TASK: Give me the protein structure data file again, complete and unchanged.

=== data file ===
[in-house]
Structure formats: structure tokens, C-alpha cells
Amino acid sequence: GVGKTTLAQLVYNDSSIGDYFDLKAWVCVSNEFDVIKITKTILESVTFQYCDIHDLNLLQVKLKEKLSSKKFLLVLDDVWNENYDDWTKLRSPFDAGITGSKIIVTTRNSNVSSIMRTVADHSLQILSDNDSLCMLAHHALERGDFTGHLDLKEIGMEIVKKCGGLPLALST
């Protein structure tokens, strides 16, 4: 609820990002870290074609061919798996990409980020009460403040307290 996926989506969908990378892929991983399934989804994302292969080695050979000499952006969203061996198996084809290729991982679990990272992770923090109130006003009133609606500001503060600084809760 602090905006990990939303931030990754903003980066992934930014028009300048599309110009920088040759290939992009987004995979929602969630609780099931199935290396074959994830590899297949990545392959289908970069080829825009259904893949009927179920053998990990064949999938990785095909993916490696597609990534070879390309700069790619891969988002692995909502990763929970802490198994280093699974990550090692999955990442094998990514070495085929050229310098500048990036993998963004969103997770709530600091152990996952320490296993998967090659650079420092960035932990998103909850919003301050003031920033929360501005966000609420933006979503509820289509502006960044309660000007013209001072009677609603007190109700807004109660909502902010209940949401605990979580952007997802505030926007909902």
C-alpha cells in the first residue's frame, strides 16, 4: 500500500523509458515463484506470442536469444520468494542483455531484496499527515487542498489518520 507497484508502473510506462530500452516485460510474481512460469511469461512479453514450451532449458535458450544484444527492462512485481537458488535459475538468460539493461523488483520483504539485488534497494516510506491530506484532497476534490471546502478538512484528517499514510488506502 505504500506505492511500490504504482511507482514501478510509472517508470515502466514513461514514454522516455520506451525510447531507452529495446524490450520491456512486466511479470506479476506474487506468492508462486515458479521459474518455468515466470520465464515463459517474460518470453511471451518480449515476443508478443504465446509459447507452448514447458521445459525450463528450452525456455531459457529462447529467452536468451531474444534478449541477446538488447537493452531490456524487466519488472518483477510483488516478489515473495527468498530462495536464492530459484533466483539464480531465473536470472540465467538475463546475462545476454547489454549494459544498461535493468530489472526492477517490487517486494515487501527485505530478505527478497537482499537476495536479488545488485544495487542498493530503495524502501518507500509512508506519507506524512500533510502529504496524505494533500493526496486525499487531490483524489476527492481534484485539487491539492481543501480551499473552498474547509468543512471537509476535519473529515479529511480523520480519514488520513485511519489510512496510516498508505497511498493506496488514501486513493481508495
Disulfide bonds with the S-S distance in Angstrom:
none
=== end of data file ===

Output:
[in-house]
Structure formats: structure tokens, C-alpha cells
Amino acid sequence: GVGKTTLAQLVYNDSSIGDYFDLKAWVCVSNEFDVIKITKTILESVTFQYCDIHDLNLLQVKLKEKLSSKKFLLVLDDVWNENYDDWTKLRSPFDAGITGSKIIVTTRNSNVSSIMRTVADHSLQILSDNDSLCMLAHHALERGDFTGHLDLKEIGMEIVKKCGGLPLALST
């Protein structure tokens, strides 16, 4: 609820990002870290074609061919798996990409980020009460403040307290 996926989506969908990378892929991983399934989804994302292969080695050979000499952006969203061996198996084809290729991982679990990272992770923090109130006003009133609606500001503060600084809760 602090905006990990939303931030990754903003980066992934930014028009300048599309110009920088040759290939992009987004995979929602969630609780099931199935290396074959994830590899297949990545392959289908970069080829825009259904893949009927179920053998990990064949999938990785095909993916490696597609990534070879390309700069790619891969988002692995909502990763929970802490198994280093699974990550090692999955990442094998990514070495085929050229310098500048990036993998963004969103997770709530600091152990996952320490296993998967090659650079420092960035932990998103909850919003301050003031920033929360501005966000609420933006979503509820289509502006960044309660000007013209001072009677609603007190109700807004109660909502902010209940949401605990979580952007997802505030926007909902």
C-alpha cells in the first residue's frame, strides 16, 4: 500500500523509458515463484506470442536469444520468494542483455531484496499527515487542498489518520 507497484508502473510506462530500452516485460510474481512460469511469461512479453514450451532449458535458450544484444527492462512485481537458488535459475538468460539493461523488483520483504539485488534497494516510506491530506484532497476534490471546502478538512484528517499514510488506502 505504500506505492511500490504504482511507482514501478510509472517508470515502466514513461514514454522516455520506451525510447531507452529495446524490450520491456512486466511479470506479476506474487506468492508462486515458479521459474518455468515466470520465464515463459517474460518470453511471451518480449515476443508478443504465446509459447507452448514447458521445459525450463528450452525456455531459457529462447529467452536468451531474444534478449541477446538488447537493452531490456524487466519488472518483477510483488516478489515473495527468498530462495536464492530459484533466483539464480531465473536470472540465467538475463546475462545476454547489454549494459544498461535493468530489472526492477517490487517486494515487501527485505530478505527478497537482499537476495536479488545488485544495487542498493530503495524502501518507500509512508506519507506524512500533510502529504496524505494533500493526496486525499487531490483524489476527492481534484485539487491539492481543501480551499473552498474547509468543512471537509476535519473529515479529511480523520480519514488520513485511519489510512496510516498508505497511498493506496488514501486513493481508495
Disulfide bonds with the S-S distance in Angstrom:
none